The radical table and the rules for how to determine the radical of a kanji that are set forth in a character dictionary are the two main components of the dictionary’s radical system. The radical table presents all the characters and character components that are used as radicals. The table serves above all as an index: Under each radical and its variants is shown where the dictionary lists those kanji that are classified under that radical.
On this page are two examples of a radical table, one for the 214 traditional radicals, and one for the 79 radicals.
R. Hartmann, W. Wernecke: Japanisch-deutsches Zeichenlexikon.
5th edition, Leipzig, Berlin, etc.: Langenscheidt, Verlag Enzyklopädie 1994
1st edition, Leipzig: Verlag Enzyklopädie 1977
The two-page table “Radikalzeichen” (radical characters) lists the 214 radicals, with variants, in their traditional order: in increasing order of stroke count, but with no discernible order within radicals of the same stroke count. The radicals are numbered from 1 to 214. Radicals that appear out of numerical sequence are variants whose basic form is found in sequence under the same number.
M. Spahn, W. Hadamitzky: The Kanji Dictionary.
These two tables list the 79 radicals in increasing stroke count, without and then with variants. Radicals that have the same stroke count are ordered according to the position they usually assume in a kanji, in the sequence: left, right, top, bottom, enclosure. Among radicals of the same stroke count and same position within the kanji, those that occur most frequently are listed first.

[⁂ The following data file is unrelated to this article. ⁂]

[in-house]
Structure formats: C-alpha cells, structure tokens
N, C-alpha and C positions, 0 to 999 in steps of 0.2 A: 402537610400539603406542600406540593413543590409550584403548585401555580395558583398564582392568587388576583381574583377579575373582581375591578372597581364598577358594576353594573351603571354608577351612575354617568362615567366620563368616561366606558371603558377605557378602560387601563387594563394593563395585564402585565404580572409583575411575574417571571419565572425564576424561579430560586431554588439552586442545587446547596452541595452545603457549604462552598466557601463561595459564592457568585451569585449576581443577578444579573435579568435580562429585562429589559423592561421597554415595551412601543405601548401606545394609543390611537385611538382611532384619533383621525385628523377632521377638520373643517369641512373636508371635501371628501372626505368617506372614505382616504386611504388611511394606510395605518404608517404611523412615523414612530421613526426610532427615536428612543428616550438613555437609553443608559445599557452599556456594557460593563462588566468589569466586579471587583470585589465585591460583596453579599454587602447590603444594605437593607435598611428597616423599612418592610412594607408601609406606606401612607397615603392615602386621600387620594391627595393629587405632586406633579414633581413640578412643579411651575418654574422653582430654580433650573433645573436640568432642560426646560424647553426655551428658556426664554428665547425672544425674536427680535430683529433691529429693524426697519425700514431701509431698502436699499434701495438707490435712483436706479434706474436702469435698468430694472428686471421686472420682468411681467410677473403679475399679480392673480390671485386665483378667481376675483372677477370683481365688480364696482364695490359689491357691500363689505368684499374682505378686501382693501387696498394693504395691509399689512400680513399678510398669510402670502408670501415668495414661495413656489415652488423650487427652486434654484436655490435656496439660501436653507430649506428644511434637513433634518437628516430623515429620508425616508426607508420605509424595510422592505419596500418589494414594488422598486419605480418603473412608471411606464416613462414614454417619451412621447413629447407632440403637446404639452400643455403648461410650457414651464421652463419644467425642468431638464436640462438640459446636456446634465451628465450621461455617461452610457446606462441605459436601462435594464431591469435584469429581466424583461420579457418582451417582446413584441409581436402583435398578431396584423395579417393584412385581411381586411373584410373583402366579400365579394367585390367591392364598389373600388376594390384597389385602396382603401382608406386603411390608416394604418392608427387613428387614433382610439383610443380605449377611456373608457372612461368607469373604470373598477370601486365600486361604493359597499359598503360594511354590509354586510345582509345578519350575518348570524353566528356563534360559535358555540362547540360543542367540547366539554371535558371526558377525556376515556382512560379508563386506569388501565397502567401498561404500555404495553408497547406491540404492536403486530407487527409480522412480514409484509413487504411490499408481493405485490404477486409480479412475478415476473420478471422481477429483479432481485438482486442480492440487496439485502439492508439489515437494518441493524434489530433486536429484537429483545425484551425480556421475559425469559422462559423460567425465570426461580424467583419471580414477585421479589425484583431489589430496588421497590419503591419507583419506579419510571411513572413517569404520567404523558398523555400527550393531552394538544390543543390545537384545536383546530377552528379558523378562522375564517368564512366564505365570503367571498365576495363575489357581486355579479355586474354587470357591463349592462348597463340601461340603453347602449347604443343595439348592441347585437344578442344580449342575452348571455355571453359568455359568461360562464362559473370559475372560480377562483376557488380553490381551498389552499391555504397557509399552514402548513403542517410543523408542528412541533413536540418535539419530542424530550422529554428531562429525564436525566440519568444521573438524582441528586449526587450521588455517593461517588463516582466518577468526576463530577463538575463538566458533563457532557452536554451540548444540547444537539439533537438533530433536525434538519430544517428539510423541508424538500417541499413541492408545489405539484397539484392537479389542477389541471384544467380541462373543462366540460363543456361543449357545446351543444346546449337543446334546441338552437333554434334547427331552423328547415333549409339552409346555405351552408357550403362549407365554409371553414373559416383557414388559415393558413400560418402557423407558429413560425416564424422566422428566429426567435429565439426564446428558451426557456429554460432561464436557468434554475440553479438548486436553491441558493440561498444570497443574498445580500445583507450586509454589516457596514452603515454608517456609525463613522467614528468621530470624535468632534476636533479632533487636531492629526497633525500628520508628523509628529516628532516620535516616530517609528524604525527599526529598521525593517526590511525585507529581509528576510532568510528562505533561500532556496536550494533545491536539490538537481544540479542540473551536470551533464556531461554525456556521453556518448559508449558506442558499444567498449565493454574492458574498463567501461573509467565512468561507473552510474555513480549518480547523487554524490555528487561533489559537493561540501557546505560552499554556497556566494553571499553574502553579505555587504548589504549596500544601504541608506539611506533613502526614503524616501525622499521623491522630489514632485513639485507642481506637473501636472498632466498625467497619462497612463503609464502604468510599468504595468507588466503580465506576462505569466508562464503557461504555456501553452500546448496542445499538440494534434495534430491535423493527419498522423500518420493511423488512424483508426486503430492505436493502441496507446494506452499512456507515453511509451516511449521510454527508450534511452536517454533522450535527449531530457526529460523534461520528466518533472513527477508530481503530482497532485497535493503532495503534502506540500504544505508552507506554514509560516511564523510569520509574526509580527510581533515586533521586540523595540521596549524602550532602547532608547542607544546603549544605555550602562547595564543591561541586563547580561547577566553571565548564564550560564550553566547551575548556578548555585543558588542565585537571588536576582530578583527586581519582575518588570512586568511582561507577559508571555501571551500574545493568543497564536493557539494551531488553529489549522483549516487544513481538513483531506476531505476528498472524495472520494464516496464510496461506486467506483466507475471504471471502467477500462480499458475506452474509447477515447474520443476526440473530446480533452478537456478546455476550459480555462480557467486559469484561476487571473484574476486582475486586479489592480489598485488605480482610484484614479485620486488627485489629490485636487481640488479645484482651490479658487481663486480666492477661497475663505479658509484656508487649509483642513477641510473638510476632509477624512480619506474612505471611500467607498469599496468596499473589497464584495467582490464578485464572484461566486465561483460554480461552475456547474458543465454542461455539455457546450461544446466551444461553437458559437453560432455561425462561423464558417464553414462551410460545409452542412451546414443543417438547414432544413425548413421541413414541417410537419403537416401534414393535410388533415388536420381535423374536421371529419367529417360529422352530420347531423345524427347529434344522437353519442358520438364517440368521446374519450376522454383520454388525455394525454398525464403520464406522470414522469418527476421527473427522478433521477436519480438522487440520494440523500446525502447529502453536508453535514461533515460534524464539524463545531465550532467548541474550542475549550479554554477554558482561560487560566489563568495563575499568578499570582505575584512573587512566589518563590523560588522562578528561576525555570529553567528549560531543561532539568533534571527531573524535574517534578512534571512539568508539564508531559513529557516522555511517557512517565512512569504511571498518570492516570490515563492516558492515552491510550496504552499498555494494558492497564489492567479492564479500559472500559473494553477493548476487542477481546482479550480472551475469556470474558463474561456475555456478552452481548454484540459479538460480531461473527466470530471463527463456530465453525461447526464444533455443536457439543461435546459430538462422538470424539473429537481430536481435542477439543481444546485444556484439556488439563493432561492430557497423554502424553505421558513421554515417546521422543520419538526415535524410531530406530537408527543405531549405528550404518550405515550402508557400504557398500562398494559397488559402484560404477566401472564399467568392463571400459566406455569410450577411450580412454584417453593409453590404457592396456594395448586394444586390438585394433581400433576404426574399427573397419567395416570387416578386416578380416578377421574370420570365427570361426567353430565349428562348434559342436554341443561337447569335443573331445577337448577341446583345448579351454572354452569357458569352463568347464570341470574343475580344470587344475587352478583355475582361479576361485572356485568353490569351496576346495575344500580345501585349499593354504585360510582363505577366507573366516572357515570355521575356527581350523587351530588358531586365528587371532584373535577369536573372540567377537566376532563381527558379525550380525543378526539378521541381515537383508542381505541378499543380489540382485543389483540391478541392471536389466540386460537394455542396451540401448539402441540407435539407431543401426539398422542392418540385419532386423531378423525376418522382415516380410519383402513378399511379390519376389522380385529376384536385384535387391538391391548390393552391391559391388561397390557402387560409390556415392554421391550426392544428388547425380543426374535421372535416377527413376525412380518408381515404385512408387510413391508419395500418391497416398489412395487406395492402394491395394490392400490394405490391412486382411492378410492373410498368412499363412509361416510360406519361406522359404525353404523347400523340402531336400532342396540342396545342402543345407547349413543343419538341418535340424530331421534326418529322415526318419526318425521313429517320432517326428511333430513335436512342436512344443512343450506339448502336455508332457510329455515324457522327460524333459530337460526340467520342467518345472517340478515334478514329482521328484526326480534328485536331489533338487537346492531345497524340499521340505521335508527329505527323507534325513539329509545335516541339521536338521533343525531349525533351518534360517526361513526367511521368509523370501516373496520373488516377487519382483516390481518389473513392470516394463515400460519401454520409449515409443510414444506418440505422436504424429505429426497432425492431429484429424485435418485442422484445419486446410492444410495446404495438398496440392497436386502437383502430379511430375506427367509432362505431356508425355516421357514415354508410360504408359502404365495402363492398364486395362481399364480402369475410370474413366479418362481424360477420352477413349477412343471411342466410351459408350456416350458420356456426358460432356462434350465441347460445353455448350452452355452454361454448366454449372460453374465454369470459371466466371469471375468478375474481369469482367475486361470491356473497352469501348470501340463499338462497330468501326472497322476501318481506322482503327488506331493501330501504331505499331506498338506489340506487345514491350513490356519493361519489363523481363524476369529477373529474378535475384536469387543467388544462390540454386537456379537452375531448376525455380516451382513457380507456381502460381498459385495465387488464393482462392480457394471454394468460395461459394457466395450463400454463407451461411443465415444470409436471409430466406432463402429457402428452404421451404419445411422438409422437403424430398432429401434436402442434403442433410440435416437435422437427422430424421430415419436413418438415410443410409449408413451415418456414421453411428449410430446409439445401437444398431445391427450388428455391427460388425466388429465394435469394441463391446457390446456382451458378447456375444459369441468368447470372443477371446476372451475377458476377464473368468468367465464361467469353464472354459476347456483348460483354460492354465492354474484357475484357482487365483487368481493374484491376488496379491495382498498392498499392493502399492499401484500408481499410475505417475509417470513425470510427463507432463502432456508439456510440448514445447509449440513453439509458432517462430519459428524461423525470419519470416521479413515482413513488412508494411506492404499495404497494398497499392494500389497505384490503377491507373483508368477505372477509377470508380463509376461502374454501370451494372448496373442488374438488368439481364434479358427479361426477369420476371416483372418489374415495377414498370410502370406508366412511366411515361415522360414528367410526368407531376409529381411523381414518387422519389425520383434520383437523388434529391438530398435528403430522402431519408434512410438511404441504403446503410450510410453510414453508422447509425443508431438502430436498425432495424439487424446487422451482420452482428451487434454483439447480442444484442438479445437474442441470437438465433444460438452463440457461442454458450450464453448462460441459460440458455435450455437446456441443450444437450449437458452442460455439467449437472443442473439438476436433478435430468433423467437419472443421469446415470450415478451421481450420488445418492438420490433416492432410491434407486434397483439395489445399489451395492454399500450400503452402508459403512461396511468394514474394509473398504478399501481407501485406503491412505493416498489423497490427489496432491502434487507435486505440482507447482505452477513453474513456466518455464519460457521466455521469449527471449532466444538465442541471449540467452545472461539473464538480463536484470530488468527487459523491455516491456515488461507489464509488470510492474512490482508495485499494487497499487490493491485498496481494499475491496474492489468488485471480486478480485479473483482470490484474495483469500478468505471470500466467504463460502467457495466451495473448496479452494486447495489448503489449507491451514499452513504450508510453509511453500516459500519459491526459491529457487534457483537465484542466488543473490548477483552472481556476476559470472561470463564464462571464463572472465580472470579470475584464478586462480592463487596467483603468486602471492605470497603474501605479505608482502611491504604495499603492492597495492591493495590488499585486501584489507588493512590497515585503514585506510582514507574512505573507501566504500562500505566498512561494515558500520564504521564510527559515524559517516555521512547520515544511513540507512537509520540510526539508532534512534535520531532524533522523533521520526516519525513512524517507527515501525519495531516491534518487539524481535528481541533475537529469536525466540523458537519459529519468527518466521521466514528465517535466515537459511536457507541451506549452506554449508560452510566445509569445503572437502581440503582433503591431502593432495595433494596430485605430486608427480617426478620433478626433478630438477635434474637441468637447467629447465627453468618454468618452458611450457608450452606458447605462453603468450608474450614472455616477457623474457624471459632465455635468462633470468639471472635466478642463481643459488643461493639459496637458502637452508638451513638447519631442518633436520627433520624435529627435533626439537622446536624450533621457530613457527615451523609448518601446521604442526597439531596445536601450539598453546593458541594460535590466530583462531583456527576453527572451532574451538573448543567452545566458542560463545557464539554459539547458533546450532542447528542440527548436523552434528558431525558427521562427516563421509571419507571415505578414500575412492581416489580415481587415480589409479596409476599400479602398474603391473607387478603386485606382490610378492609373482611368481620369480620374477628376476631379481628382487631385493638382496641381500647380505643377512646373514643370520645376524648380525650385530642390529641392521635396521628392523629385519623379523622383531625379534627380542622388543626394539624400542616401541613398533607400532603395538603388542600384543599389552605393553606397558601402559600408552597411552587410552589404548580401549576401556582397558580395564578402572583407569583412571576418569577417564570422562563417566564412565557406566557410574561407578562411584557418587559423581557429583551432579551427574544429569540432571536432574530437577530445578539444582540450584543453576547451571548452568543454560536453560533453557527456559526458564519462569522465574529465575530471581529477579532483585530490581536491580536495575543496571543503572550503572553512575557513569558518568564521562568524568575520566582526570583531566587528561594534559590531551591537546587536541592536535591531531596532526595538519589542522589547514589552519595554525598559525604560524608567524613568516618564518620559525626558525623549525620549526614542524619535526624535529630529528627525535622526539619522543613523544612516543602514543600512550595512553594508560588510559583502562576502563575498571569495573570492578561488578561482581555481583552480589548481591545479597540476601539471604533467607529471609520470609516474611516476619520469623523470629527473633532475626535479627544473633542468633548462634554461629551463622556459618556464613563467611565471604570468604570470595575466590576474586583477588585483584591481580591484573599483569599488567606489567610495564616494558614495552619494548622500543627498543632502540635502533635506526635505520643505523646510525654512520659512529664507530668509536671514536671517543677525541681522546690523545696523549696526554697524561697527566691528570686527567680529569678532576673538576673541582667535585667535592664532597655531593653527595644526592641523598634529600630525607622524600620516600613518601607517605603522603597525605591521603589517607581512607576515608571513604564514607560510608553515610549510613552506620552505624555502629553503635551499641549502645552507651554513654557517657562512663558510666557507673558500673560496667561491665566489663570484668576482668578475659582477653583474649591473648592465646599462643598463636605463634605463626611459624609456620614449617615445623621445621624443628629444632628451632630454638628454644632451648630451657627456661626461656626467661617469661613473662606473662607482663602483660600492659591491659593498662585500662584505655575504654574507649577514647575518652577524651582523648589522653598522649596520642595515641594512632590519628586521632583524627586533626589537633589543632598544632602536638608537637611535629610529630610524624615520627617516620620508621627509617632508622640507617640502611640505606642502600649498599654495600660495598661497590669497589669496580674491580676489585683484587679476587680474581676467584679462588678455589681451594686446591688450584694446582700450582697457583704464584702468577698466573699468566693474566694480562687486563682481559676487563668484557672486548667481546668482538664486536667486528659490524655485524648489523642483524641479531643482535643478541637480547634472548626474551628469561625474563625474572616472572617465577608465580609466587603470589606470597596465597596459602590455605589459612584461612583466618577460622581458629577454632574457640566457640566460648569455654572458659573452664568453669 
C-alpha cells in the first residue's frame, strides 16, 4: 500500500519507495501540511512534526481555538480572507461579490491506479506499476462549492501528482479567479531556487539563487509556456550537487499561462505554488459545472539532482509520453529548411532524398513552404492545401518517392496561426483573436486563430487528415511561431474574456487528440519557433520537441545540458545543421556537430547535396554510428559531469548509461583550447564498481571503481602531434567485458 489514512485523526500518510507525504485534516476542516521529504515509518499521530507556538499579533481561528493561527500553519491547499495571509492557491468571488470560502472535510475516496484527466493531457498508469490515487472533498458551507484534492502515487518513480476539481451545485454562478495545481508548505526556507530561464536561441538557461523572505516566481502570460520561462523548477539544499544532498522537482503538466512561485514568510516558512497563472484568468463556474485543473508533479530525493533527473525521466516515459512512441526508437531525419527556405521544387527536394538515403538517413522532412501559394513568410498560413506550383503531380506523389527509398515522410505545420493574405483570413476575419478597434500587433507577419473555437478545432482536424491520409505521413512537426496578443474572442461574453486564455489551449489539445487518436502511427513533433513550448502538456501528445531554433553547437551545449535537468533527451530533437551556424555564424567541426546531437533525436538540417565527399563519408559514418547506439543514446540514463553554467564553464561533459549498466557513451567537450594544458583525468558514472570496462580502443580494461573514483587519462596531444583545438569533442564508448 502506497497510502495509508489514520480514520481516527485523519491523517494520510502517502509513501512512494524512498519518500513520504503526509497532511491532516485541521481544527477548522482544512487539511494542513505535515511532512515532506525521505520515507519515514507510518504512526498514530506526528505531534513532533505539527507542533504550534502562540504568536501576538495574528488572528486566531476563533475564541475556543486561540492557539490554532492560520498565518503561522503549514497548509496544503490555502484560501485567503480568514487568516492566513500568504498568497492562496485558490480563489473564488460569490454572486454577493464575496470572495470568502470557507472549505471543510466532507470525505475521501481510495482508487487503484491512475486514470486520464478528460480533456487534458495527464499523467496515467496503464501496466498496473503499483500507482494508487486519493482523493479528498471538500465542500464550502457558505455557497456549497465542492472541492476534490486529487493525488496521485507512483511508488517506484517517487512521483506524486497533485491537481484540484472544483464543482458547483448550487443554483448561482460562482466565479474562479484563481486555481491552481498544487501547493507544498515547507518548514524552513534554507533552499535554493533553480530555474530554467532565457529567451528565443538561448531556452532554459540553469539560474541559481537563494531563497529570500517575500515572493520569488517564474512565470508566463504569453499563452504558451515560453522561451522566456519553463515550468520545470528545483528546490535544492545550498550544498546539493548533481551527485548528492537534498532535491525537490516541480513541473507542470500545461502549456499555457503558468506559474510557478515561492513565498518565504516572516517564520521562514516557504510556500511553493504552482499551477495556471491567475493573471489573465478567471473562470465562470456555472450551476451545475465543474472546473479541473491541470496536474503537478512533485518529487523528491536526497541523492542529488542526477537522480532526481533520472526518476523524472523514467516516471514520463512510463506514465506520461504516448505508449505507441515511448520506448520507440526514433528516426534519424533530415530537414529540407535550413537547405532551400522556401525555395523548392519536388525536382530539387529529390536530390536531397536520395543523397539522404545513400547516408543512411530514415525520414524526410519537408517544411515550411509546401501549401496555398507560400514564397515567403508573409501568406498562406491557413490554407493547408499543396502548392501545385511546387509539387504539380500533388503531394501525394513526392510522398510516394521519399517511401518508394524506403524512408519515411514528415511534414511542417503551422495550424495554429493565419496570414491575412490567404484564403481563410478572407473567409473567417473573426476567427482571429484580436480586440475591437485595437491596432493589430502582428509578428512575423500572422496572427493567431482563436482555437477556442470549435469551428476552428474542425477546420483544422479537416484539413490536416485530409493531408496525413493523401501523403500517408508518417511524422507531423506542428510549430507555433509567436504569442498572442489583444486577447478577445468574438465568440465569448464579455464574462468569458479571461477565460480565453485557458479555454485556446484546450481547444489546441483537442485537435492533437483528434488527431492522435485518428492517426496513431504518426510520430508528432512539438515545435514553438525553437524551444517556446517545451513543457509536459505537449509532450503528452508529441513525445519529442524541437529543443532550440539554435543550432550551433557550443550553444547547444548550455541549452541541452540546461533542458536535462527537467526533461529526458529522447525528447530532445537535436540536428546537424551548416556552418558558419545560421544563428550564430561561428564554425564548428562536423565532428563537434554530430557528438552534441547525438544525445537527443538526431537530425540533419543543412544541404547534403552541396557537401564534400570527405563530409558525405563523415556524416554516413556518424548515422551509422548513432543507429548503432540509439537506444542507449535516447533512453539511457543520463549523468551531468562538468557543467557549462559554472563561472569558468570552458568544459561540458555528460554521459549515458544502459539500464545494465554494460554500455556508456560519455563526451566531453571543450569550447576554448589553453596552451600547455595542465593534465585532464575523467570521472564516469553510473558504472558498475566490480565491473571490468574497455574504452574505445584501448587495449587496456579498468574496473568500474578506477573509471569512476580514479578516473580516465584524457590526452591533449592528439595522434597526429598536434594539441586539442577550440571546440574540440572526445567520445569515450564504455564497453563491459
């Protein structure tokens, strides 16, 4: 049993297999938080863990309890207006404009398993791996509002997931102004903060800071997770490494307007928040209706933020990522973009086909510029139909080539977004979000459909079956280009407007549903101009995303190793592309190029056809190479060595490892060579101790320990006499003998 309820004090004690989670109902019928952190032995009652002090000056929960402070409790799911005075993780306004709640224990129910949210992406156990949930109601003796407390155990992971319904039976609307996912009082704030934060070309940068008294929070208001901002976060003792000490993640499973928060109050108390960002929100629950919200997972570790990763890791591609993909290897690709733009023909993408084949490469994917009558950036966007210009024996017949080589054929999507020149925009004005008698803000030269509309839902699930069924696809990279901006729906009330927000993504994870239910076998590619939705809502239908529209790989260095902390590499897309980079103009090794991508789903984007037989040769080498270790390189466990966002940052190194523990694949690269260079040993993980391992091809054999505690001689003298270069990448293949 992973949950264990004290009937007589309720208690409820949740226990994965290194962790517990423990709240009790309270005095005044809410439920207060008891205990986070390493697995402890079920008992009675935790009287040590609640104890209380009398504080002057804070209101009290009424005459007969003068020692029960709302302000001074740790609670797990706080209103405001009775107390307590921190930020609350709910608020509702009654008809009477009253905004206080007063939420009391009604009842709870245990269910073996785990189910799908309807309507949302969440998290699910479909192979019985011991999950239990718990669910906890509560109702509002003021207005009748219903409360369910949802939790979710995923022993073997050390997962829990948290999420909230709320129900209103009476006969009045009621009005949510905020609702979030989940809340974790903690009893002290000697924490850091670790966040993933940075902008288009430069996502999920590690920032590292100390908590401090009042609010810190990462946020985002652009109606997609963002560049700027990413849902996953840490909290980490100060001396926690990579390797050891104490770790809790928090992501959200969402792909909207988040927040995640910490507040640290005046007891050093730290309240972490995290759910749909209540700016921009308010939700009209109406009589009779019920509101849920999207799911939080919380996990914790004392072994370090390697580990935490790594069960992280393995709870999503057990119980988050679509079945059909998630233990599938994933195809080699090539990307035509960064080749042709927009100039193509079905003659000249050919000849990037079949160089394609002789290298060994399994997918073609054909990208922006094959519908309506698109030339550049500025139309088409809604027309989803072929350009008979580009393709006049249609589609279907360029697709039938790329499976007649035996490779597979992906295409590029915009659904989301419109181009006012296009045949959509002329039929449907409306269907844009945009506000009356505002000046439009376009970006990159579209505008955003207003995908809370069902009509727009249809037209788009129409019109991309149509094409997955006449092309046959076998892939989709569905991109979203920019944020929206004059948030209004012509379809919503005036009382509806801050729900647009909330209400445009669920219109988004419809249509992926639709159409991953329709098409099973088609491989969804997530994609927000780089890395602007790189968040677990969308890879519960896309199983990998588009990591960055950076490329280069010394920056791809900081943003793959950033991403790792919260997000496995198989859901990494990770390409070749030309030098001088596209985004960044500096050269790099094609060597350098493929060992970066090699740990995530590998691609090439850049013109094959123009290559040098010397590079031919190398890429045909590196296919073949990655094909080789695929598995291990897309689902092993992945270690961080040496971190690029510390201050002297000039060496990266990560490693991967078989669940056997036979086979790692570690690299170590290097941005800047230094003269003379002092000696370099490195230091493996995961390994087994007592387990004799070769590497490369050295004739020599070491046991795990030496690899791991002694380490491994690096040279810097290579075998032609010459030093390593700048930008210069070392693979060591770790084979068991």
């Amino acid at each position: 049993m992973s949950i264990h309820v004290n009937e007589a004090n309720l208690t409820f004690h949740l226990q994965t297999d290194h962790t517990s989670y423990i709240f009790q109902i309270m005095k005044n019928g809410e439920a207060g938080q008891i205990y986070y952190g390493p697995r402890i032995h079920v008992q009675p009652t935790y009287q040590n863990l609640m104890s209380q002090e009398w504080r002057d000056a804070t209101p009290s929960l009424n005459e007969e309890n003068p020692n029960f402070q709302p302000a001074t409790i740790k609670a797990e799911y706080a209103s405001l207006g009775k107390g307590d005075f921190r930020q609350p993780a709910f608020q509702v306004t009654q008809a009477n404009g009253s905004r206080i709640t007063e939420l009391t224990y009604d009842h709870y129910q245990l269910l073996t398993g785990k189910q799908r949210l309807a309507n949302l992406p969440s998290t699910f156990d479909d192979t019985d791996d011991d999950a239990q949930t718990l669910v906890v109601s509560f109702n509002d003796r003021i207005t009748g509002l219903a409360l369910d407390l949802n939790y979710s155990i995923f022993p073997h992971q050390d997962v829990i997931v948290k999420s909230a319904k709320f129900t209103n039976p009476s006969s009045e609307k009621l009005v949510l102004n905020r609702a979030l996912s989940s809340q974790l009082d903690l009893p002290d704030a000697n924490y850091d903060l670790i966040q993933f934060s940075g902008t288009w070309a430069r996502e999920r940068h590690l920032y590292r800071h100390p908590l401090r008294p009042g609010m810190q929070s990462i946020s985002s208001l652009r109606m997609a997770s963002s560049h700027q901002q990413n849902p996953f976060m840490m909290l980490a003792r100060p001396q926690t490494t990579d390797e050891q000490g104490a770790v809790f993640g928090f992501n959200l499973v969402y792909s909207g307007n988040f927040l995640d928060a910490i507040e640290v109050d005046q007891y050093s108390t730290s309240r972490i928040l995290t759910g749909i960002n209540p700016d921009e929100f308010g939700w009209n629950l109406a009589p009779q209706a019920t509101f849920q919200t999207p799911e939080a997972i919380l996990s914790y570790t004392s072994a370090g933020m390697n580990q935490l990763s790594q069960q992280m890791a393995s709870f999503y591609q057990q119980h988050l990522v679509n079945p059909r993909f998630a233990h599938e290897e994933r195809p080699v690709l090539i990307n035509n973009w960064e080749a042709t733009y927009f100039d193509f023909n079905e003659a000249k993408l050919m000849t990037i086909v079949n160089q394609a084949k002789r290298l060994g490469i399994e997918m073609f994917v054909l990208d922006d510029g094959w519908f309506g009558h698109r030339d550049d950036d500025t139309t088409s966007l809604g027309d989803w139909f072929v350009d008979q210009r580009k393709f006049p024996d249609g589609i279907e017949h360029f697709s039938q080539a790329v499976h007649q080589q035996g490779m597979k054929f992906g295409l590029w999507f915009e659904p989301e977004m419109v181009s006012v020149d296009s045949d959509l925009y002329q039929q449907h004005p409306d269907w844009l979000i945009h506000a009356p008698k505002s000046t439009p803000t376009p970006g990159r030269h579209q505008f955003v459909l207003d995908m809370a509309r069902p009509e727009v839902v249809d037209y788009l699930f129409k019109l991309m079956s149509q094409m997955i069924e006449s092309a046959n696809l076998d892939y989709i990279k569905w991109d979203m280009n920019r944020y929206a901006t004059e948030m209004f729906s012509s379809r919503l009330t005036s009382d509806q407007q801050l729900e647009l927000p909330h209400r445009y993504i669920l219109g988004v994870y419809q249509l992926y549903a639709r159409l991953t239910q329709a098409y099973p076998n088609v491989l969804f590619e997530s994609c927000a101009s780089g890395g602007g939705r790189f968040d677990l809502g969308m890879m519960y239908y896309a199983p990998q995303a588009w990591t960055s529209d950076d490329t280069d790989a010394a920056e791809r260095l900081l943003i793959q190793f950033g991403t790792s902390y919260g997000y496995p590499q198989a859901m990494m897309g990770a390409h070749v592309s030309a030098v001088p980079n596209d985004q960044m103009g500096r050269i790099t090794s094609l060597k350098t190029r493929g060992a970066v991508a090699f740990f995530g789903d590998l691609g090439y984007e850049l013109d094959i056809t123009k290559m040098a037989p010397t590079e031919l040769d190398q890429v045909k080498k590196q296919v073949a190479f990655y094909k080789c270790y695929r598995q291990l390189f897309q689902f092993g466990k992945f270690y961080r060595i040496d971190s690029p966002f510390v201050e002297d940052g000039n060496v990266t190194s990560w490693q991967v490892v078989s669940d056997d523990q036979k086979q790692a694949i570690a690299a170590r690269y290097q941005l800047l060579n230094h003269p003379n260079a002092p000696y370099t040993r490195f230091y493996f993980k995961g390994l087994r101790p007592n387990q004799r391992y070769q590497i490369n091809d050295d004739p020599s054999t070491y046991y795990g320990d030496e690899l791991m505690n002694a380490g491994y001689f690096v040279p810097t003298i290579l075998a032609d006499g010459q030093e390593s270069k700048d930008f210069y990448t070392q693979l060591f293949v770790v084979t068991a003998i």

Each radical is named with an identifier that consists of a number followed by a letter. The number (2 to 11) stands for the number of strokes with which the radical is written, and the letter distinguishes one same-stroke-count radical from another. The first radical is called 2a, and the last radical is called 11b. Each kanji, in turn, is identified by its radical followed by a decimal number. For example, the kanji 休 is referred to as the kanji 2a4.2: The 2a stands for the radical 亻, the 4 is the residual stroke count (the number of strokes in the rest of the kanji), and the 2 after the decimal point is a running number that distinguishes this kanji from all the other kanji in the group 2a4 of kanji whose radical is 2a and whose residual stroke count is 4. So the “descriptor” 2a4.2 provides the following information: The kanji’s radical is 2a (which consists of two strokes and usually constitutes the left half of the kanji), its residual stroke count is 4 (so that the kanji as a whole consists of 2+4 = 6 strokes), and it is listed in second place among all the kanji that have this same radical and same residual stroke count.
Both 79-radical tables are also used in The Learner’s Kanji Dictionary, in Japanese, Chinese, and Korean Surnames and How to Read Them, and in Kanji & Kana.
October 2005, W.H. with Mark Spahn